Time Management for Travel Agents – Keeping Track of Time | TravelResearchOnline


Time Management for Travel Agents – Keeping Track of Time

As a travel agent, your day is busy.  You know time management is important. You try to be reasonably efficient and make an effort not to waste time. Each minute of every day seems filled, yet there is always more to do. You want your efforts at time management to make you more productive, not just a reshuffling of the order in which you accomplish your tasks. How to begin?

If you have ever gone on a diet, you know the first step is often to make a record of your eating habits. So too, we want to keep a journal of how we spend our time. A good activity journal will assist you in mapping out exactly how you use your time. You might be surprised to discover as much as an entire hour each day devoted to activities that don’t really contribute to productivity. That same hour can then be applied to getting work done or to personal or family activities. For many of us, an extra hour each day would be a real gift. Let’s see if a good activity journal might help us find that kind of spare time.

Start a journal on a clean sheet of paper each day for a couple of weeks. Record a quick note about your activities along with the time started, stopped and lapsed. Don’t leave anything out. There is the time reading email, opening snail mail, getting coffee, planning itineraries for clients, making and returning phone calls. Record everything.

Now, at the end of each day, highlight the activities with different color markers. Perhaps blue for email activities, yellow for personal time like coffee breaks or talking with your co-workers. Next, assign each of those activities a number 1-5 with 1 being a very important activity that you must do and 5 being a low priority activity that did not contribute to productivity or which you might have delegated to another to accomplish for you.

Look at your time journal and see if you can detect some of these patterns:

1. Doing low priority items first, when your energy levels are highest. Prioritize your day. High priority items first when your energy levels are high. Low priority when you don’t feel like thinking, just needing to do mechanical things. A good example? If you are organizing your desk first thing in the morning, you are using a high energy time for a low priority item. Consider organizing your desk last thing each day in preparation for the next day. You will feel better greeted with a well organized work space first thing. Also, if you are truly a high energy person during the morning, consider starting a half hour early. Many people discover they get vast amounts accomplished before the phones begin ringing.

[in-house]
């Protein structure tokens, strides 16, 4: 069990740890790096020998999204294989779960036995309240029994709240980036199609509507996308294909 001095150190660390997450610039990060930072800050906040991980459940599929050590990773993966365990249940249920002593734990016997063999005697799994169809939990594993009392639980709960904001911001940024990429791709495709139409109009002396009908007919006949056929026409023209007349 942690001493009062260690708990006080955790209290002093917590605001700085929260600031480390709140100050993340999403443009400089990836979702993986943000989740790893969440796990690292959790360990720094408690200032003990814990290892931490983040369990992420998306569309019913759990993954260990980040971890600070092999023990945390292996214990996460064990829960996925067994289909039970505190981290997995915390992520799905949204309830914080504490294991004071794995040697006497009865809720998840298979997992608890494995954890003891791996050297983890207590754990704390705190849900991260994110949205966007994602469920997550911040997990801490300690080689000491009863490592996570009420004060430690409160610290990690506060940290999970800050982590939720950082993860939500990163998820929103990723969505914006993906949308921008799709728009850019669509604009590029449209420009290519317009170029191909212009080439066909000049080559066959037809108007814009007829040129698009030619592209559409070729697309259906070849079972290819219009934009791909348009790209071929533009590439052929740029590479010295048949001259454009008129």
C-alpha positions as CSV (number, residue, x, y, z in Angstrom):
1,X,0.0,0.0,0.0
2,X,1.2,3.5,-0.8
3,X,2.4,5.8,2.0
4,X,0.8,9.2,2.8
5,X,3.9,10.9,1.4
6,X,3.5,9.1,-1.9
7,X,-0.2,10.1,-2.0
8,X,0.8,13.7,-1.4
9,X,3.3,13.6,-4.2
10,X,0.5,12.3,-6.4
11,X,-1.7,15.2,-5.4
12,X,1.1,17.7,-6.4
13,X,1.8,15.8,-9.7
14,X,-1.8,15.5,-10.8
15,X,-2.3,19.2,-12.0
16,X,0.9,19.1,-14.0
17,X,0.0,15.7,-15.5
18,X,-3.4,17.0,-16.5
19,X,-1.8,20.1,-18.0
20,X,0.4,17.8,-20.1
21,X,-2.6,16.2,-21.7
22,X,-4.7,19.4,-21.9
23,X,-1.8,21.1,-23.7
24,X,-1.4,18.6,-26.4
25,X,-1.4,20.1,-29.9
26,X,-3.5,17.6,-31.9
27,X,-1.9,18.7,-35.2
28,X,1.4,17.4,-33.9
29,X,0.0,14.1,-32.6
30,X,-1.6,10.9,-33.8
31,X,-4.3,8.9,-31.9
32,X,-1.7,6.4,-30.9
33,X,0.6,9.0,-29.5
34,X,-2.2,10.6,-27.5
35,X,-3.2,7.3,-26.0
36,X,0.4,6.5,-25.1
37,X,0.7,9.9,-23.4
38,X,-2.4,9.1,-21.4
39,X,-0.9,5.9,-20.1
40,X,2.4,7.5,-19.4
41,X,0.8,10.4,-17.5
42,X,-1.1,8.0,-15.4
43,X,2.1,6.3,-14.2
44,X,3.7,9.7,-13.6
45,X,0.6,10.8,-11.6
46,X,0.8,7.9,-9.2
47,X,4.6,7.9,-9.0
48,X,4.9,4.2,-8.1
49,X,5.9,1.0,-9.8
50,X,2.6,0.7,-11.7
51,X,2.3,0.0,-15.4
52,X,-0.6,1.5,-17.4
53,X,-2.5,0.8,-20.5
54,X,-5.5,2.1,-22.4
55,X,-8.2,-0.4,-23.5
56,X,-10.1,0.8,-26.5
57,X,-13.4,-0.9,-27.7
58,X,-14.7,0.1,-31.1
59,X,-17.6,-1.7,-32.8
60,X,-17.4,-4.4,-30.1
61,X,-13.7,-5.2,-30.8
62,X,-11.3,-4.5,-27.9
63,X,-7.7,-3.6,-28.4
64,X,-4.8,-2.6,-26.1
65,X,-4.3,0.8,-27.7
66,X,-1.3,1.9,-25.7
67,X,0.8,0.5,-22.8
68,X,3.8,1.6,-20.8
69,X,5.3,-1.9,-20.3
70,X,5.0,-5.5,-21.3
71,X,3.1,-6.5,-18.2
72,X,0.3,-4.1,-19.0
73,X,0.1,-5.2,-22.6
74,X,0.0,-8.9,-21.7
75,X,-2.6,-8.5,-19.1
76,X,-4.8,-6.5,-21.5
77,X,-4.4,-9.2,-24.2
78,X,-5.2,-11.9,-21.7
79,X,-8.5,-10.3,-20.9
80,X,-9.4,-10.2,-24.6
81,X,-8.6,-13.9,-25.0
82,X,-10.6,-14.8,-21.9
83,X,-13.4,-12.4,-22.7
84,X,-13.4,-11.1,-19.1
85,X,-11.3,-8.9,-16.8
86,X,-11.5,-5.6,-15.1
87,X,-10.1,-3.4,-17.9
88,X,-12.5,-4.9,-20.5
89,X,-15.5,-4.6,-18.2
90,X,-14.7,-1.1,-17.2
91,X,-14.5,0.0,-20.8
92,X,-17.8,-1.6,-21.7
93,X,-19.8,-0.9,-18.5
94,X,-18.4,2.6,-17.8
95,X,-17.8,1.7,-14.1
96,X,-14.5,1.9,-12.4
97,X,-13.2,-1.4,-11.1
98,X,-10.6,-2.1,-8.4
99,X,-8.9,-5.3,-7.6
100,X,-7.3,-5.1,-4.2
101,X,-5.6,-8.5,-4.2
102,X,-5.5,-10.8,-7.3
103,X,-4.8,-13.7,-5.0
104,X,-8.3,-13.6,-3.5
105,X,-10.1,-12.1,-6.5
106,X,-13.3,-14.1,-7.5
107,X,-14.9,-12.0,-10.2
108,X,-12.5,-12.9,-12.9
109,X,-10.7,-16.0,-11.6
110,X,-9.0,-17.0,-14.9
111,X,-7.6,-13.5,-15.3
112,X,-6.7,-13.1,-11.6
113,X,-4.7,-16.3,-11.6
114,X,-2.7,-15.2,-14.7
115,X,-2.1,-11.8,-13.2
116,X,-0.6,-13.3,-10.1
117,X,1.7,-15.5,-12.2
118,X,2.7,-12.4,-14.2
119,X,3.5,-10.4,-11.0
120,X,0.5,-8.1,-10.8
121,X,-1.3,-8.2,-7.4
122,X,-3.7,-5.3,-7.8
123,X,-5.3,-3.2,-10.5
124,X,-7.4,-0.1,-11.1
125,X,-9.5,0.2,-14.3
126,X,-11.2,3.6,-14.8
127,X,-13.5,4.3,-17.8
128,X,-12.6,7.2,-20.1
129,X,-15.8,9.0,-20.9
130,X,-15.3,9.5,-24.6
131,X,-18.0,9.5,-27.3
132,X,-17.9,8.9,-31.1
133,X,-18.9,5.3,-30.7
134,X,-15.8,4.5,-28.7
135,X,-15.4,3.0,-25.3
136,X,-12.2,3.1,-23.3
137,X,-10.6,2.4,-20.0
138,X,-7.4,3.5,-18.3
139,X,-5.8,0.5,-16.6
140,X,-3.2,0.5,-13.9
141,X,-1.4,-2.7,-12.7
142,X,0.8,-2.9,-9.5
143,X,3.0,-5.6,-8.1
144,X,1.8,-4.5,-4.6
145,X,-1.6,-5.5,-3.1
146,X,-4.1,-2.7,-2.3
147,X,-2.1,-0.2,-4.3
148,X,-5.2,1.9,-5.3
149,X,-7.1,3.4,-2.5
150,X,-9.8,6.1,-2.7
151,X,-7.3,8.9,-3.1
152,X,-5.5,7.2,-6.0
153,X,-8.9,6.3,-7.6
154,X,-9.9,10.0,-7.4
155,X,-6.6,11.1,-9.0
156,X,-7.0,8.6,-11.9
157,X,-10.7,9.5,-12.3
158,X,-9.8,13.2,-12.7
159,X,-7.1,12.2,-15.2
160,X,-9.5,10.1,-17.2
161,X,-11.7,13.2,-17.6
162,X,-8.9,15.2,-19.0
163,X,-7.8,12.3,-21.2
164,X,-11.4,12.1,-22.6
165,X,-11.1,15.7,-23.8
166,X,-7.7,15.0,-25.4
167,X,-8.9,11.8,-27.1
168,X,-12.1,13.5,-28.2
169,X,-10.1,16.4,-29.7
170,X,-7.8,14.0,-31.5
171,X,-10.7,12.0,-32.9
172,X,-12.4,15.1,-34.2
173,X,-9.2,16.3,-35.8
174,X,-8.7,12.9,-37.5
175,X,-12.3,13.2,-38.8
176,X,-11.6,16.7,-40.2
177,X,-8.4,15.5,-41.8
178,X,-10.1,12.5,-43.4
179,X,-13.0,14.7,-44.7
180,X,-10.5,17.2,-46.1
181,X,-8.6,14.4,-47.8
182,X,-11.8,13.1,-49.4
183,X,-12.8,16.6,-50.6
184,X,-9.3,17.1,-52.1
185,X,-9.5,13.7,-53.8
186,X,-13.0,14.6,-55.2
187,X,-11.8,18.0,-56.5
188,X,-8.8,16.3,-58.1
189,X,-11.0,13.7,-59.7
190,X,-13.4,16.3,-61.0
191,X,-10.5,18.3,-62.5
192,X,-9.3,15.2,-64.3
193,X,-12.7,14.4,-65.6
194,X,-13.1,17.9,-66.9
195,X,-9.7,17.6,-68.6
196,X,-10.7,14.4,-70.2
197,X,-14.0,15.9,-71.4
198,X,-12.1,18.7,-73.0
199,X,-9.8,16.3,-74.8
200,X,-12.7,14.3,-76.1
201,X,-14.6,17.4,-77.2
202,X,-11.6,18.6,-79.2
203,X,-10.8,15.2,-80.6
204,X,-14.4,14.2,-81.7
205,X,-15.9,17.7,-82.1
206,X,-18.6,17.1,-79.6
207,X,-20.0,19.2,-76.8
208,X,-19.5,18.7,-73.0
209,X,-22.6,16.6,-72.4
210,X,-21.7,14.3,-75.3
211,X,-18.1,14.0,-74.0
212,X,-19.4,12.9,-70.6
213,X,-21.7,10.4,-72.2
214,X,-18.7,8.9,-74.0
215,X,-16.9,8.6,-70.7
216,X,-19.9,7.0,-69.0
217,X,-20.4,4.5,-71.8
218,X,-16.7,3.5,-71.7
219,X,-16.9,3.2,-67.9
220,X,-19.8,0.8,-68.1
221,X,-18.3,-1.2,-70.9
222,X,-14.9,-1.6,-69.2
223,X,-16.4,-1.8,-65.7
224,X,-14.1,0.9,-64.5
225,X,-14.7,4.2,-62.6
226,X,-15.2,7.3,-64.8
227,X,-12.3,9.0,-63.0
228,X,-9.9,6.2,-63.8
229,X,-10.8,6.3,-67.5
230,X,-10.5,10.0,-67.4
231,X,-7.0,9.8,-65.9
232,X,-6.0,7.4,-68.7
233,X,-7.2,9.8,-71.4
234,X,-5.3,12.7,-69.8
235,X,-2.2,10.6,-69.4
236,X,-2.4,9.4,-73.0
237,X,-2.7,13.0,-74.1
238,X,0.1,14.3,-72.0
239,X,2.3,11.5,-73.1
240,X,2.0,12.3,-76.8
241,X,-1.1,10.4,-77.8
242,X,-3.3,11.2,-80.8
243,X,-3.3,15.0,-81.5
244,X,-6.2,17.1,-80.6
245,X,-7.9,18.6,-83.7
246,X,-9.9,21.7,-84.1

2. Doing low priority jobs you should delegate. If you work in an office, should you really be the one cleaning out the refrigerator, organizing brochures or other tasks that may well be the responsibility of others? If you work by yourself, are you doing household chores during your workday that should be the someone else’s responsibility?

3. Distractions – Often we let our work tasks function more like distractions than focused activities. How many times a day do you check your email? Constantly through the day? At random times? Set fixed times for email and block out time for reading, responding and filtering junk. Don’t interrupt other important activities with email. Stay on track, one job at a time. Juggling tasks during the day is not as productive. Minimize the number of times during the day that you switch focus.

4. Take short breaks between tasks. Reward yourself with coffee, talks with friends or a walk outside. But limit those activities to 10 minutes then get back on track to the next focused task. Limiting is important or you will suddenly find that cup of coffee cost you a full half hour or that you have been daydreaming and browsing the internet for 15 minutes, neither working nor really relaxing.

5. Look at the low-priority, or no-priority time you spend during each day. Is it possible to group those items together into a once a day or, better, once a week activity?

A good activity journal will help you better understand how you are currently using your time and how you can better organize your day. That’s a good time management first step.

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